What
is a 203(k)?
Javier:
203(k)
is the-
Aaron:
Is
the name of that loan?
Javier:

is the name of the loan product.
Aaron:
Okay.
Javier:
There
is a limited and then there is a full. The limited allows you up to 35,000 in
additional financing, and it doesn’t allow you to do structural, but it’ll
allow you to do a lot of cosmetic work. That one does not require you to have a
consultant, a third-party consultant. Really, you can get the work done yourself
and have 35,000 available when you purchase the home.
Tracy:
This
is obviously an overwhelming amount of information, and there are a lot of
options. Where does someone start with finding out what they’re eligible for
and then deciding what the best route is?
Javier:
Well,
it all depends on the property and the borrower, and if they’re buying a home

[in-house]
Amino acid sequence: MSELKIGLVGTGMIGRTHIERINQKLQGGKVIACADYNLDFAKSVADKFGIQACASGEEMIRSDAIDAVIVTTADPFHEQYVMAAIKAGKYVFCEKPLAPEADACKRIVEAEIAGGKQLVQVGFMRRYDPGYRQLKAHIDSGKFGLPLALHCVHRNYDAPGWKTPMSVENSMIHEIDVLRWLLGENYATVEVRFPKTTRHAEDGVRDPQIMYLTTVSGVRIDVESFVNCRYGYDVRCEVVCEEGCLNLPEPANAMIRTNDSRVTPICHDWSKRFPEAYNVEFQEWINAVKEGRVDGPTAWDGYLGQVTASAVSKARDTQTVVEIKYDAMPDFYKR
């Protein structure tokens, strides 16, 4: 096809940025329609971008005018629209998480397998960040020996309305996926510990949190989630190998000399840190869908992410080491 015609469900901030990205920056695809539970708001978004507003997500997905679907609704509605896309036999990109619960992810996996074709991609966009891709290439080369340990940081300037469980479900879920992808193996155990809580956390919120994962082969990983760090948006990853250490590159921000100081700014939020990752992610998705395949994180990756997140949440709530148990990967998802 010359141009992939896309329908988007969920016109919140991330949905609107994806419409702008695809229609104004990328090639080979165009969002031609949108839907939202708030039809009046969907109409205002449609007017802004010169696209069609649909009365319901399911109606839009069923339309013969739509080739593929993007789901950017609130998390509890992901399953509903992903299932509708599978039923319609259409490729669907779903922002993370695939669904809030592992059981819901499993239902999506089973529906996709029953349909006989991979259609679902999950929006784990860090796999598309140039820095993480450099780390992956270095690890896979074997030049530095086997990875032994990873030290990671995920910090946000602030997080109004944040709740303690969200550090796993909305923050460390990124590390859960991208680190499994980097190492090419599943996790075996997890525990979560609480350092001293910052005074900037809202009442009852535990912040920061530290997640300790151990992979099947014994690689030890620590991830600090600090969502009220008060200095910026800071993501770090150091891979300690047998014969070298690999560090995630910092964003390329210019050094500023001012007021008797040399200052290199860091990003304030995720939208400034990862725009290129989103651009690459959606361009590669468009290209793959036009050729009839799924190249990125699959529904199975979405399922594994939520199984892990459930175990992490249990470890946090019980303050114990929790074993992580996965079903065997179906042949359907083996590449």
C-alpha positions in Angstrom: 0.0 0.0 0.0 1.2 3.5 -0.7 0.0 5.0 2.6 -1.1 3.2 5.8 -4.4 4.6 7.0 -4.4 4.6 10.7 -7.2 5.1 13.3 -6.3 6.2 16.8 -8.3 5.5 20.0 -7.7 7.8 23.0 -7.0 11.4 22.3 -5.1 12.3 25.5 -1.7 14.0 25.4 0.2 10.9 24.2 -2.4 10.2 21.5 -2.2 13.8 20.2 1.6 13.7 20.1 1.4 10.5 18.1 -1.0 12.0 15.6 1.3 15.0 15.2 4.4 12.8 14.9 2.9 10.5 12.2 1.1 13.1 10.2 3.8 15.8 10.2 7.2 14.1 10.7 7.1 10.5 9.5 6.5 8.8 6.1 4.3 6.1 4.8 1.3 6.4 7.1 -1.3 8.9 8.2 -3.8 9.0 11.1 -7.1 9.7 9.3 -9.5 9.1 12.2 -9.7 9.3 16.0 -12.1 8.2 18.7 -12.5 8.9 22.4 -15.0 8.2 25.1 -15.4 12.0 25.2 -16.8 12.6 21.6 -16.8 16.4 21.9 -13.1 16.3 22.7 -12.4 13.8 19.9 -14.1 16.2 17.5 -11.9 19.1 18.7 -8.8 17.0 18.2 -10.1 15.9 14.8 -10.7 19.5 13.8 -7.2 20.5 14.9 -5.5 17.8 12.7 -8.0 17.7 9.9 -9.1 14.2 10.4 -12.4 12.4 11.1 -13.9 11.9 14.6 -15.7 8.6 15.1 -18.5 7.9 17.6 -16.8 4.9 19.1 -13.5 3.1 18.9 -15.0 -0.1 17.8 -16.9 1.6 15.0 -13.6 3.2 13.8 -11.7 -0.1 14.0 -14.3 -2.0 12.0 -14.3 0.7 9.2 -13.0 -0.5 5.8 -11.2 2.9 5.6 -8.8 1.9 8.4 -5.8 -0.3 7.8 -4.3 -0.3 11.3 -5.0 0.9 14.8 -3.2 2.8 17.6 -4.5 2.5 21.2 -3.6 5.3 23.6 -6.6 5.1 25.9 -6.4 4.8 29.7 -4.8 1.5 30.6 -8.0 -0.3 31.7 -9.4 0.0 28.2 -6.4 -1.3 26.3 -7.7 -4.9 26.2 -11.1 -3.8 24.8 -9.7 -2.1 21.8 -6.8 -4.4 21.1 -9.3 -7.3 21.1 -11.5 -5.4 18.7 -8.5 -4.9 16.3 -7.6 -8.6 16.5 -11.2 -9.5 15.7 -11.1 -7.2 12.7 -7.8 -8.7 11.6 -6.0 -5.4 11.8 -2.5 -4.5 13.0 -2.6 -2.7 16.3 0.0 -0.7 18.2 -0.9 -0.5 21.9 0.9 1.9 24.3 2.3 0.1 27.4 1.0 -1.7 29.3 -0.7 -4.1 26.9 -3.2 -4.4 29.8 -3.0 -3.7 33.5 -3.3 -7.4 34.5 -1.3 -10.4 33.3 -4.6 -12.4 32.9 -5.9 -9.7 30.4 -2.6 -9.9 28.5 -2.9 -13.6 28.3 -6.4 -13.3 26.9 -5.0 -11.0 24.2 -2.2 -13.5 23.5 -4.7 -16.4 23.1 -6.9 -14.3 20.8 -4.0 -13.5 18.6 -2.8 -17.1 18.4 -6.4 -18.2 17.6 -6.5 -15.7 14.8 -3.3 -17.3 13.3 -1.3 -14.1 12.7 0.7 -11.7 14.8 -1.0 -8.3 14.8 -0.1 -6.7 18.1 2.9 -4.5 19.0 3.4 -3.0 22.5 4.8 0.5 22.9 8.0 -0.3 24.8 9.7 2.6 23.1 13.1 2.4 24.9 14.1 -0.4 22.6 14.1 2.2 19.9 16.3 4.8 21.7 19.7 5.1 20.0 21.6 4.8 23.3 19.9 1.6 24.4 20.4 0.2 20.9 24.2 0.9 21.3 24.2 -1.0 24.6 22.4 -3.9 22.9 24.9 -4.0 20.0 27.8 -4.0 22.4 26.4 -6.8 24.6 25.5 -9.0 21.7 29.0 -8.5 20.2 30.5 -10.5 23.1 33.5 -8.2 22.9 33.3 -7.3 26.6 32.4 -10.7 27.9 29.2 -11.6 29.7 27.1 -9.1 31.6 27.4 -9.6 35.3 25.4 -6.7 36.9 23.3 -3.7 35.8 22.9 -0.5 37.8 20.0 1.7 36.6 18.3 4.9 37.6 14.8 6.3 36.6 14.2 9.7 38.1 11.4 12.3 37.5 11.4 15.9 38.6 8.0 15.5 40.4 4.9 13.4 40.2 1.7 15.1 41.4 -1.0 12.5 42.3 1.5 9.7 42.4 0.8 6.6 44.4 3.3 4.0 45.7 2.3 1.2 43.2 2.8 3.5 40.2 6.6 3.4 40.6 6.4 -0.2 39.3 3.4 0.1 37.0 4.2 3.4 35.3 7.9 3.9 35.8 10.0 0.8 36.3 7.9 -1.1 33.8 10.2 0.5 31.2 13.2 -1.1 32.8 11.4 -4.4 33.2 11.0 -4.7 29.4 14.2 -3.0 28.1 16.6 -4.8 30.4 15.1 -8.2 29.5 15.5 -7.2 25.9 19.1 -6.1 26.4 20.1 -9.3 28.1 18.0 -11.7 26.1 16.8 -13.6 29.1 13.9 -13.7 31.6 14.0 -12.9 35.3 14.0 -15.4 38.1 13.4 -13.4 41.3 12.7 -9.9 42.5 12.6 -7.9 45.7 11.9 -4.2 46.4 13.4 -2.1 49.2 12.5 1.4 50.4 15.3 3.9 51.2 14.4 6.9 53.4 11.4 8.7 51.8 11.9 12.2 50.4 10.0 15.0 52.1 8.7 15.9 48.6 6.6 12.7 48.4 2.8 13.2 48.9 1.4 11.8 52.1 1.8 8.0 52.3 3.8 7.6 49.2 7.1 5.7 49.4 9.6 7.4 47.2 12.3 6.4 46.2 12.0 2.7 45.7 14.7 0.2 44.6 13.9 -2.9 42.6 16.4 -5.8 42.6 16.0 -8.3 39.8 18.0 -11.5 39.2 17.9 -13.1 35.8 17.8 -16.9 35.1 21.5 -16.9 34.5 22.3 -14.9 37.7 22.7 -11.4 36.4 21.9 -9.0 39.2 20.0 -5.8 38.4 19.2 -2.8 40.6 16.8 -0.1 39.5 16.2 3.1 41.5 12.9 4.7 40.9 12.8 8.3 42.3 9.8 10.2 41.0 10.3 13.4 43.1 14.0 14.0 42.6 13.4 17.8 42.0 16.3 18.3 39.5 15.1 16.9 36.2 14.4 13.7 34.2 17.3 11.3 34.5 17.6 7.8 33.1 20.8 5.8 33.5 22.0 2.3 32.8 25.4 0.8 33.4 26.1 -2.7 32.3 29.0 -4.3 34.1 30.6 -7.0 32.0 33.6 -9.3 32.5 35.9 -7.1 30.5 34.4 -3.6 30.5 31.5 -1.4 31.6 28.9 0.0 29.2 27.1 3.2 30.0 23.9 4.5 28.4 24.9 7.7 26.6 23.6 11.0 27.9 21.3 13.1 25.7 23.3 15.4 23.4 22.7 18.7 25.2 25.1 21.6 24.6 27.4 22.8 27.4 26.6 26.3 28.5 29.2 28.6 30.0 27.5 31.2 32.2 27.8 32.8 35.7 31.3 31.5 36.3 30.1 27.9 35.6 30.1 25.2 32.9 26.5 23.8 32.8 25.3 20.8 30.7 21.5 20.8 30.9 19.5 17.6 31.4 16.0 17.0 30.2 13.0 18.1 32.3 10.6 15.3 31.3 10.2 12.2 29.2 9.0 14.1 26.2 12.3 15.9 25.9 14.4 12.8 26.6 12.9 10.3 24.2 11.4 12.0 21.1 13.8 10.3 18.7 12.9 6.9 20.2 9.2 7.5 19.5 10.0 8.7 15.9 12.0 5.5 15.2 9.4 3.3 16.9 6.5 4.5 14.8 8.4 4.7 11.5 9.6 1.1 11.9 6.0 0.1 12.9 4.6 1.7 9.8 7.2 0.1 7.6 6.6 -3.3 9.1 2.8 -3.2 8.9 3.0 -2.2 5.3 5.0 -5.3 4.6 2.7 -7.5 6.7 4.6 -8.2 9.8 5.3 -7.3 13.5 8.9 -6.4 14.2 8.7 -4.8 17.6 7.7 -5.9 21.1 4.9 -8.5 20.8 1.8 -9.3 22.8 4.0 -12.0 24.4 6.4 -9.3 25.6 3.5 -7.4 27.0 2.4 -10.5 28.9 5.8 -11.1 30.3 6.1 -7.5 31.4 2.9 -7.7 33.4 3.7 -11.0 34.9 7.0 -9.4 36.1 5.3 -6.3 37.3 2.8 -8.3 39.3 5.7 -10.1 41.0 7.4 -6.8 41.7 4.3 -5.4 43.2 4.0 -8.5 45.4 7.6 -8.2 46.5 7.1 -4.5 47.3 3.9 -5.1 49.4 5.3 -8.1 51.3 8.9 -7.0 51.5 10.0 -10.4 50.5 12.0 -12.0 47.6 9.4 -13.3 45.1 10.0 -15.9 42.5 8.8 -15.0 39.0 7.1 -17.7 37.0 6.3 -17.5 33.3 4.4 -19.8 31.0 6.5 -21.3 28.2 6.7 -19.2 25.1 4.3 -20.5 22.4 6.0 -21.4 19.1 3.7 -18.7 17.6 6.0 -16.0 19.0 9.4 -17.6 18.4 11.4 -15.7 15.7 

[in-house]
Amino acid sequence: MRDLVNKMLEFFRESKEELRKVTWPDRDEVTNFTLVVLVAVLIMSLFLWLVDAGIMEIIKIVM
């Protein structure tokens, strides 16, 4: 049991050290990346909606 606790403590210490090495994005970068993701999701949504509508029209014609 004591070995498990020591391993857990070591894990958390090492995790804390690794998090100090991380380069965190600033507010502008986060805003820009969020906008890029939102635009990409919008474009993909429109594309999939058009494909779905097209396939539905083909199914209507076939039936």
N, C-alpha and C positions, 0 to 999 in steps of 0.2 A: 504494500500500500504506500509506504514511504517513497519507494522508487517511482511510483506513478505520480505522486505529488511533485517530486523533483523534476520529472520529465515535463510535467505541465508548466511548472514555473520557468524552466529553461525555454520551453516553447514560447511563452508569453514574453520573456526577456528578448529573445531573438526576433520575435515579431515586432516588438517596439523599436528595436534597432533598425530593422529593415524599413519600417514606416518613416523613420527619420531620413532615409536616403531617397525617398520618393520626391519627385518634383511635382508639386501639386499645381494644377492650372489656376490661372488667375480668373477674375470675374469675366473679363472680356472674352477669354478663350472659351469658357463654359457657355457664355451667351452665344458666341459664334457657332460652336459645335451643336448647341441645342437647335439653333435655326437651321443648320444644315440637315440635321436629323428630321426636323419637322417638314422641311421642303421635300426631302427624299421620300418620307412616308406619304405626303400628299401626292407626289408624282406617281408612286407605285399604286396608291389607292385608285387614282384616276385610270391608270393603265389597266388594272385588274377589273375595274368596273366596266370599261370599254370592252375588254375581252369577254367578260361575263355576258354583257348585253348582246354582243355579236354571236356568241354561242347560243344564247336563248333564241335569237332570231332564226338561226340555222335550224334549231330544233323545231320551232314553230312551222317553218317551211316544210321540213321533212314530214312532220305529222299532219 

or if they’re already in the home. It all depends on their financial situation.
But obviously, a great loan officer that is experienced in this type of …
It’s kind of a niche product, would be great to get in contact with. I would
definitely recommend any home buyer or borrower that’s interested in accessing
their equity to contact a trusted home mortgage advisor or loan officer, and
they can call us, right, and we can advise them and look at their options on
what’s best for them.
Aaron:
I
think the average person might start with somebody who … Maybe a first-time buyer,
they’re going to be like, “I don’t know, I guess I should go to a bank for
this.”
Tracy:
That’s
what I would have assumed, for sure.
Aaron:
Right.
Maybe that’s not the best place to start, because they have different mortgage
officers and all that stuff, right? Should a homeowner just Google mortgage
banker? What should they look for?
Tracy:
Money,
please.
Aaron:
Yeah.
Money, please.
Javier:
Yeah.
Money, please. Yeah.
Tracy:
House
broken.
Javier:
No,
I would definitely Google maybe something like construction loans, renovation
financing. Renovation financing would give you a lot of options when you Google